Elvis Film Review

            




 


Elvis highlights the two decades that Colonel Tom Parker (Tom Hanks) managed him. The film is narrated by Parker and it is truly the only way they could have done it. The only one close enough to Presley was Parker, and we get to see that relationship. Presley was this wholesome American boy who suffered from stage fright before walking out on that stage. Parker knew he had it in him, and once he saw him on that stage, he knew exactly what he needed to do to rise to fame. If you know Luhrmann, his style is pretty distinct. Viscerally, there’s so much flashy camerawork within the first fifteen minutes of this movie. And Luhrmann set the tone of how extravagant Parker made Presley. There is no one else who could have made this biopic because of the amount of excess and flare he brought to it, to tell the King’s story.


This is possibly one of Luhrmann’s most polished and tame films that he has made. His signature style was all over this, but somehow this is his most grounded film. The one reason this particular biopic stands out above the rest is the performance from Austin Butler as Elvis Presley. Some actors completely embody the artist they’re playing, but this is just a different case entirely. Butler became him and adopted his physicality, his vocal twang, his little idiosyncrasies, and had the star quality only Presley had. It is an incredible experience to watch Butler perform such iconic songs while sounding exactly like him. He studied Presley and you could see it all over. Even when they had to age him, it was a perfect performance from Butler.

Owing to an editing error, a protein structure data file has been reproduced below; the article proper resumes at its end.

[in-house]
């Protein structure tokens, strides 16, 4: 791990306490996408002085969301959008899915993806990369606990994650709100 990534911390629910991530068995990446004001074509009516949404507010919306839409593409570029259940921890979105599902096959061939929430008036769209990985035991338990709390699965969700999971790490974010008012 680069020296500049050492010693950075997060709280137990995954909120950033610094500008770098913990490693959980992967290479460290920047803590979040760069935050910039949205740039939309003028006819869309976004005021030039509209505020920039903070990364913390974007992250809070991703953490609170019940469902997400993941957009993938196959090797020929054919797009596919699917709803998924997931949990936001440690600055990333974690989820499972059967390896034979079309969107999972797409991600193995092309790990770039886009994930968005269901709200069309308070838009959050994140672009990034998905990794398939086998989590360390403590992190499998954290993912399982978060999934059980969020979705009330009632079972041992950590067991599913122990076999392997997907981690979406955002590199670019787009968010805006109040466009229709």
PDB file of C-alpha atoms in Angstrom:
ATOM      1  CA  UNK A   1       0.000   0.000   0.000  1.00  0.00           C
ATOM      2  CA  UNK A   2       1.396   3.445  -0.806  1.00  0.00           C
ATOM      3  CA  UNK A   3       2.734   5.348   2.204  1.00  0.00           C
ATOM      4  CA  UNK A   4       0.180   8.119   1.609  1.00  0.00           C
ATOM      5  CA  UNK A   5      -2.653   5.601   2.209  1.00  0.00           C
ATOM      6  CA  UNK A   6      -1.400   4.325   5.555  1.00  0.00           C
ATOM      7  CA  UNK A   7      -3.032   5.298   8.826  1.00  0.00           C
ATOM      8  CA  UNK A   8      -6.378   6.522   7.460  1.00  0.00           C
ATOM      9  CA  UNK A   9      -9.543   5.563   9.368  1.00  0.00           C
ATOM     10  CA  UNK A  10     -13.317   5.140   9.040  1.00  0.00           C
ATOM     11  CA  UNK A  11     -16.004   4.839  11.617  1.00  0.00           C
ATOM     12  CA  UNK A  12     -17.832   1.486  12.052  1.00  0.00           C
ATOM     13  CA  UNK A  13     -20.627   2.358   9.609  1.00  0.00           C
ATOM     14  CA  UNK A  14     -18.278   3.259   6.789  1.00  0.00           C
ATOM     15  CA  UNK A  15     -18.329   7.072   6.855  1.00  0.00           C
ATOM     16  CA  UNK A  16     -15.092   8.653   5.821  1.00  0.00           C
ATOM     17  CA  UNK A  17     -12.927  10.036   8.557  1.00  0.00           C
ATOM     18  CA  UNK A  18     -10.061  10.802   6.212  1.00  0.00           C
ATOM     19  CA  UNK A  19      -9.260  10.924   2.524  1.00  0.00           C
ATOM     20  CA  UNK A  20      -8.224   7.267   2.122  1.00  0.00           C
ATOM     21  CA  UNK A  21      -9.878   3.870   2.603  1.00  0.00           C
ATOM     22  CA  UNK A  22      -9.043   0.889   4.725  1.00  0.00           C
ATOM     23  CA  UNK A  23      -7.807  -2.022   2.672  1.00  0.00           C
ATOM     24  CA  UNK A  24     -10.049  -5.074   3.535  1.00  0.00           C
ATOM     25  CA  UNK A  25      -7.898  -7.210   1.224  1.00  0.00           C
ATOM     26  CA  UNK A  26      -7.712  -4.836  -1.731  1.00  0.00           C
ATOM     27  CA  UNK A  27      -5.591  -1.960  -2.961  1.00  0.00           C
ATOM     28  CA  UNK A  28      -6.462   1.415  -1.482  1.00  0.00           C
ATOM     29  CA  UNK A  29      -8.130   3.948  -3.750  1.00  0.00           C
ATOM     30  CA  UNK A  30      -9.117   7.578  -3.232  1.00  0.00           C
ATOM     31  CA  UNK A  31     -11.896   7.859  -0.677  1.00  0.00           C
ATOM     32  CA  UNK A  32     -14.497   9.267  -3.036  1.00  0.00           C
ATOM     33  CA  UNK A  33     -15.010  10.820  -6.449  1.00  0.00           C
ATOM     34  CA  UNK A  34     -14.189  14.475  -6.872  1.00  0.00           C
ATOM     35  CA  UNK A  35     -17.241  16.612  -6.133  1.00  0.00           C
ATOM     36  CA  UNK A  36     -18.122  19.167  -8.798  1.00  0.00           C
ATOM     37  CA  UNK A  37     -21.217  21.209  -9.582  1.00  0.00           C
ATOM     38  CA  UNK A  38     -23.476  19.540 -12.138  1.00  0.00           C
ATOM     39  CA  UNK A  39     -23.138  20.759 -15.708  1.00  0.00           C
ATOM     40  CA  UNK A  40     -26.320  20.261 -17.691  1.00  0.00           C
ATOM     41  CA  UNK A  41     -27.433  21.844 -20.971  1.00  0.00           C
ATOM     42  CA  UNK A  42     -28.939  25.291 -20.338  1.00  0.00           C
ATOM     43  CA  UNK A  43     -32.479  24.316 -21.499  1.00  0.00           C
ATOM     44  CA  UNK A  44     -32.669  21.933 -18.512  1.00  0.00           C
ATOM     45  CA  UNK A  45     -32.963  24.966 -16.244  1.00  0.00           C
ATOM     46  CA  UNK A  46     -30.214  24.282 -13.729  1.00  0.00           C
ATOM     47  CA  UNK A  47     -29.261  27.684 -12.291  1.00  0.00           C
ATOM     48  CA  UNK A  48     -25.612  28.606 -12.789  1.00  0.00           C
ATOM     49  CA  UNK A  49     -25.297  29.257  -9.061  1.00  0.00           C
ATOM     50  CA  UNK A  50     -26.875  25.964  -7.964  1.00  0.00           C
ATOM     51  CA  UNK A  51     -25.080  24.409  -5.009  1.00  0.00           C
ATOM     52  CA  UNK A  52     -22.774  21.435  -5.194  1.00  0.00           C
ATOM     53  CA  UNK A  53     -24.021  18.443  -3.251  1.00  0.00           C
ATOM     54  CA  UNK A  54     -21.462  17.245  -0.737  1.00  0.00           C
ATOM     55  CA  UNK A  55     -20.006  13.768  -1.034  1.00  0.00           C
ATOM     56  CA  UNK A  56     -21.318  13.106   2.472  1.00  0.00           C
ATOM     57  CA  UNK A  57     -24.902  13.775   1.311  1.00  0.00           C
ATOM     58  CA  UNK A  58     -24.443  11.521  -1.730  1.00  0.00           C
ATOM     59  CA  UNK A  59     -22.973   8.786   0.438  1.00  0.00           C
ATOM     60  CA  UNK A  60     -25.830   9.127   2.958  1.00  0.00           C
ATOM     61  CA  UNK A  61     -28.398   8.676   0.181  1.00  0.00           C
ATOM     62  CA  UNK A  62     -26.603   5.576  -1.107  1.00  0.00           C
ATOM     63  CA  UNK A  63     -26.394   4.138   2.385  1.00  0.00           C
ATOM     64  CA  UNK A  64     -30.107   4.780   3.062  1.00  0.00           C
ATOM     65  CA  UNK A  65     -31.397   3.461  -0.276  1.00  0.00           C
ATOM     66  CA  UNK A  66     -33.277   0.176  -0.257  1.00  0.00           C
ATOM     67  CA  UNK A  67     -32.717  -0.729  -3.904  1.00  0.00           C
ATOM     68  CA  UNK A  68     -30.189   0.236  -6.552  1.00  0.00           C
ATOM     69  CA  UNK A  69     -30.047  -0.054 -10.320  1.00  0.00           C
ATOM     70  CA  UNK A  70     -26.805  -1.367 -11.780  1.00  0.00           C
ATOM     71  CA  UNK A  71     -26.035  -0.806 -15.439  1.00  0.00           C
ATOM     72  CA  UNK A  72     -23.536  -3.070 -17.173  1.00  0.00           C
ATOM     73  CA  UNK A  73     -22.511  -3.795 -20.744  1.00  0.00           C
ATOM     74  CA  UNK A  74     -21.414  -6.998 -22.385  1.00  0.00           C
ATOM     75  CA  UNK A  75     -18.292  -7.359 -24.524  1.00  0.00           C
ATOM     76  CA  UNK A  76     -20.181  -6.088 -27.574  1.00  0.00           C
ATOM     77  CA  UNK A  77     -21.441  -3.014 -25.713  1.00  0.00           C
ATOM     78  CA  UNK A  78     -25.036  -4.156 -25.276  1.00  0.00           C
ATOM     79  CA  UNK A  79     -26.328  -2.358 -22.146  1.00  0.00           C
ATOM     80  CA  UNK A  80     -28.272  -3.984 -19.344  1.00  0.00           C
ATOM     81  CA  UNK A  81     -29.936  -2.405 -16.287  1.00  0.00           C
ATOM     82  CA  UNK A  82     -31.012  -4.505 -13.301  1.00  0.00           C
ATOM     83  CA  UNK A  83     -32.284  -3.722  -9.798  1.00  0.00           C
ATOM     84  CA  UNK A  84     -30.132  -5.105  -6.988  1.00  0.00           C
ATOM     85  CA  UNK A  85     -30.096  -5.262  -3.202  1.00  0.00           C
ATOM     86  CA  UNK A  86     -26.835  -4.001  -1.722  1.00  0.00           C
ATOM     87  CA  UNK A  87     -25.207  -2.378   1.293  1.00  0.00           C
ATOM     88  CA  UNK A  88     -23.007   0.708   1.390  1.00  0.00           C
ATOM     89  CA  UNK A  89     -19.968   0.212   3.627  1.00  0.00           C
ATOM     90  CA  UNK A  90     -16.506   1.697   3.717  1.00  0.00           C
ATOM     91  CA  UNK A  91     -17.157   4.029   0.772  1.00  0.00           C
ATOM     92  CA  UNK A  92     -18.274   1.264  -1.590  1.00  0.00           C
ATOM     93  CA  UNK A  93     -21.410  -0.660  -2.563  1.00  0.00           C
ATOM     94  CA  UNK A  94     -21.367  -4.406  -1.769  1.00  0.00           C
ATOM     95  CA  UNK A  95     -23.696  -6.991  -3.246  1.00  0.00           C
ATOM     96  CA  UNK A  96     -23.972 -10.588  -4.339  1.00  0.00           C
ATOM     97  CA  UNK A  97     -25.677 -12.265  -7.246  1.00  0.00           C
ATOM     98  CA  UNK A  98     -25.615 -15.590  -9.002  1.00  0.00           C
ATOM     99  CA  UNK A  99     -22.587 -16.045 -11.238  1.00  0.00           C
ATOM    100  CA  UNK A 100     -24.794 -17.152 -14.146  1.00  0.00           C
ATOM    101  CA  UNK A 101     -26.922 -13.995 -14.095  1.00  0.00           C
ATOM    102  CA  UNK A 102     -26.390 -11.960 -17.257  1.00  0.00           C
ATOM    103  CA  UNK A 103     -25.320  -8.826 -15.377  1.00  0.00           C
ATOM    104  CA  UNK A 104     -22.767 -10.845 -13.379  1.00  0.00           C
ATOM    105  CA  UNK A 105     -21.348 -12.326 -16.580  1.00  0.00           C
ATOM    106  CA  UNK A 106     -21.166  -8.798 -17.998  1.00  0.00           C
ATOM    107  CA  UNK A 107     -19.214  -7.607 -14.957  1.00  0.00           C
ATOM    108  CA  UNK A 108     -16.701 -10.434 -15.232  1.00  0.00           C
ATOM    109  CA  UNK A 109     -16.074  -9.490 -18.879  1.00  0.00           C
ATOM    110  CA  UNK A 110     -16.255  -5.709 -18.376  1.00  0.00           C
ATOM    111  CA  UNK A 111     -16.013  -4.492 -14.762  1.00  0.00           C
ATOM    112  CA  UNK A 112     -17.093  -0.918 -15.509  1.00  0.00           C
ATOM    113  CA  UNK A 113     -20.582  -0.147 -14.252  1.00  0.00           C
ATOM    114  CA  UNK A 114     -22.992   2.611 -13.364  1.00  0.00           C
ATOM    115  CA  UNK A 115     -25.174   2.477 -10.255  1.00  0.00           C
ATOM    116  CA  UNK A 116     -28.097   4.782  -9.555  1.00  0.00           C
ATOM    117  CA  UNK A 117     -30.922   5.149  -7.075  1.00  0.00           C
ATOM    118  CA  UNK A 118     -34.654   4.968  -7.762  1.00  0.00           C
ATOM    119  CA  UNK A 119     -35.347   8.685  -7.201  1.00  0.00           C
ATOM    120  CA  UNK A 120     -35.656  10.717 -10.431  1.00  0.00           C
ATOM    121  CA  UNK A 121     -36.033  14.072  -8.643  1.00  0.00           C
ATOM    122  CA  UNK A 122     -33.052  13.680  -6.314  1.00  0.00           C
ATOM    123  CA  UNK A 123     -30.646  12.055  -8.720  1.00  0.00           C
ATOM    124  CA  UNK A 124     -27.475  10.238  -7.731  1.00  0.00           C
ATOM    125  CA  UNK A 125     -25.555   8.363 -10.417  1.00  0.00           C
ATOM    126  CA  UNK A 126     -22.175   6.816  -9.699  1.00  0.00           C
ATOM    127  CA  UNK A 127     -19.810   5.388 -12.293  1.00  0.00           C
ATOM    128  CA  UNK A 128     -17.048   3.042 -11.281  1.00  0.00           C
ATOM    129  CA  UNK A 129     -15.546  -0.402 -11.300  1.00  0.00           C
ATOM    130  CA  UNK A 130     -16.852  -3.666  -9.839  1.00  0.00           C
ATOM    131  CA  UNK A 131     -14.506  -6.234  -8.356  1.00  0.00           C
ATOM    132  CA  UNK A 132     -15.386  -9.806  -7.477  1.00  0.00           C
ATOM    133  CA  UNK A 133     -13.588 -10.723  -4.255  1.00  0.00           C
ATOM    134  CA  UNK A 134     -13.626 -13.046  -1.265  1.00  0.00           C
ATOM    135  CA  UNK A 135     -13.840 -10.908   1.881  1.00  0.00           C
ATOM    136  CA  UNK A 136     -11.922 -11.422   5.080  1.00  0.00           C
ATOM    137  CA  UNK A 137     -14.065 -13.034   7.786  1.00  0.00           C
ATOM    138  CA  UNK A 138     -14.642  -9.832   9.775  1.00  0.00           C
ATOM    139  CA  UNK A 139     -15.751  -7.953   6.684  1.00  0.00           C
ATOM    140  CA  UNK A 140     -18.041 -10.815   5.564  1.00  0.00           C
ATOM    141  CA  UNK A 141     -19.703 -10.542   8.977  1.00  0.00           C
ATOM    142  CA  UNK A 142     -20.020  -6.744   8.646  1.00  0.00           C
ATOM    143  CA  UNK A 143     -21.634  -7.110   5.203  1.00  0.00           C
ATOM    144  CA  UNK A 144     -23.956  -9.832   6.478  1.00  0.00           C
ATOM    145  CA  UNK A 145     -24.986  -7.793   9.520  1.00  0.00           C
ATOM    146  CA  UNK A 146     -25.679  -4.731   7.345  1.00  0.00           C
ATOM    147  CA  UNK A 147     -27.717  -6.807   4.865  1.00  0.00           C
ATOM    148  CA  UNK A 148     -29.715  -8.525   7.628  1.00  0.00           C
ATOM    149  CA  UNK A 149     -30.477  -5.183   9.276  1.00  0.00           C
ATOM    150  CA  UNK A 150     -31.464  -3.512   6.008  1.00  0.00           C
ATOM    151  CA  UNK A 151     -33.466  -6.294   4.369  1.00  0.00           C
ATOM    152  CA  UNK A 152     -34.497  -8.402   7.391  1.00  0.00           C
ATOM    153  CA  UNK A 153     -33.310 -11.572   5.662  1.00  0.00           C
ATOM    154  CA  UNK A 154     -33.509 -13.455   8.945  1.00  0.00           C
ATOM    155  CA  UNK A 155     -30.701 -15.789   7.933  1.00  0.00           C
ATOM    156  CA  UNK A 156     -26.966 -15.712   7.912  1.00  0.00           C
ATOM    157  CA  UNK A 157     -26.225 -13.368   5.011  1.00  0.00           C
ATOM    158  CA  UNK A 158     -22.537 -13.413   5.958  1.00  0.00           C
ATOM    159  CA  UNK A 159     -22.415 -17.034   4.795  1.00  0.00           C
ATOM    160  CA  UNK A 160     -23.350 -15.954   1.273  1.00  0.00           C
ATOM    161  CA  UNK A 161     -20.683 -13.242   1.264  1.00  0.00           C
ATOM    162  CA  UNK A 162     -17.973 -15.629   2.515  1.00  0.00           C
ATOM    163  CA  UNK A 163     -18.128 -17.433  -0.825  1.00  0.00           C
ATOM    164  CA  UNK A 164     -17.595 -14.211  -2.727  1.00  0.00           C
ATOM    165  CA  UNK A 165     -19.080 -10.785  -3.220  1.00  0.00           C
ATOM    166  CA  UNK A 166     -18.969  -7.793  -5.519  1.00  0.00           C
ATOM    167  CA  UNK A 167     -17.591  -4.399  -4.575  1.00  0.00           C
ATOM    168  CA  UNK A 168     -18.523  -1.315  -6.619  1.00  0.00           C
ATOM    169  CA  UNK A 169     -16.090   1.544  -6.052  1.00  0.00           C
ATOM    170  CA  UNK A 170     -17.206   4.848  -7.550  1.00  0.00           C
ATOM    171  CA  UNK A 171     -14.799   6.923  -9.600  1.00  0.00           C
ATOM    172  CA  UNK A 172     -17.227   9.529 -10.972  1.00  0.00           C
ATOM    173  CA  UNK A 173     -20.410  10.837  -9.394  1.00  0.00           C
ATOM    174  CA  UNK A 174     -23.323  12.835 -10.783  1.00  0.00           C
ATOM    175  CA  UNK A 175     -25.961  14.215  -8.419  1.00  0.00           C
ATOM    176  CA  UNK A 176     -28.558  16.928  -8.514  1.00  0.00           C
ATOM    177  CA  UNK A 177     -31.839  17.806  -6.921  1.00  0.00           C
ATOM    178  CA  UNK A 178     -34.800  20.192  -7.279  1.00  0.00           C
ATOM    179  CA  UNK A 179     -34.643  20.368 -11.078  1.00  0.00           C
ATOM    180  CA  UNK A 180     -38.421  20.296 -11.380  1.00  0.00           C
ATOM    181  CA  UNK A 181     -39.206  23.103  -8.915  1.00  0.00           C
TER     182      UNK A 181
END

For the full review be sure to check out Amanda's page on Instagram @amxndareviews or her website Candid Cinema


Plot: 7/10

Theme: 7/10

Acting: 10/10

Script 7/10

Directing: 7/10

Score/Music: 10/10

Cinematography: 7/10

Editing and Effects: 7/10

Uniqueness: 8/10

Rewatchability: 6/10


Overall: 3.5 / 5 stars

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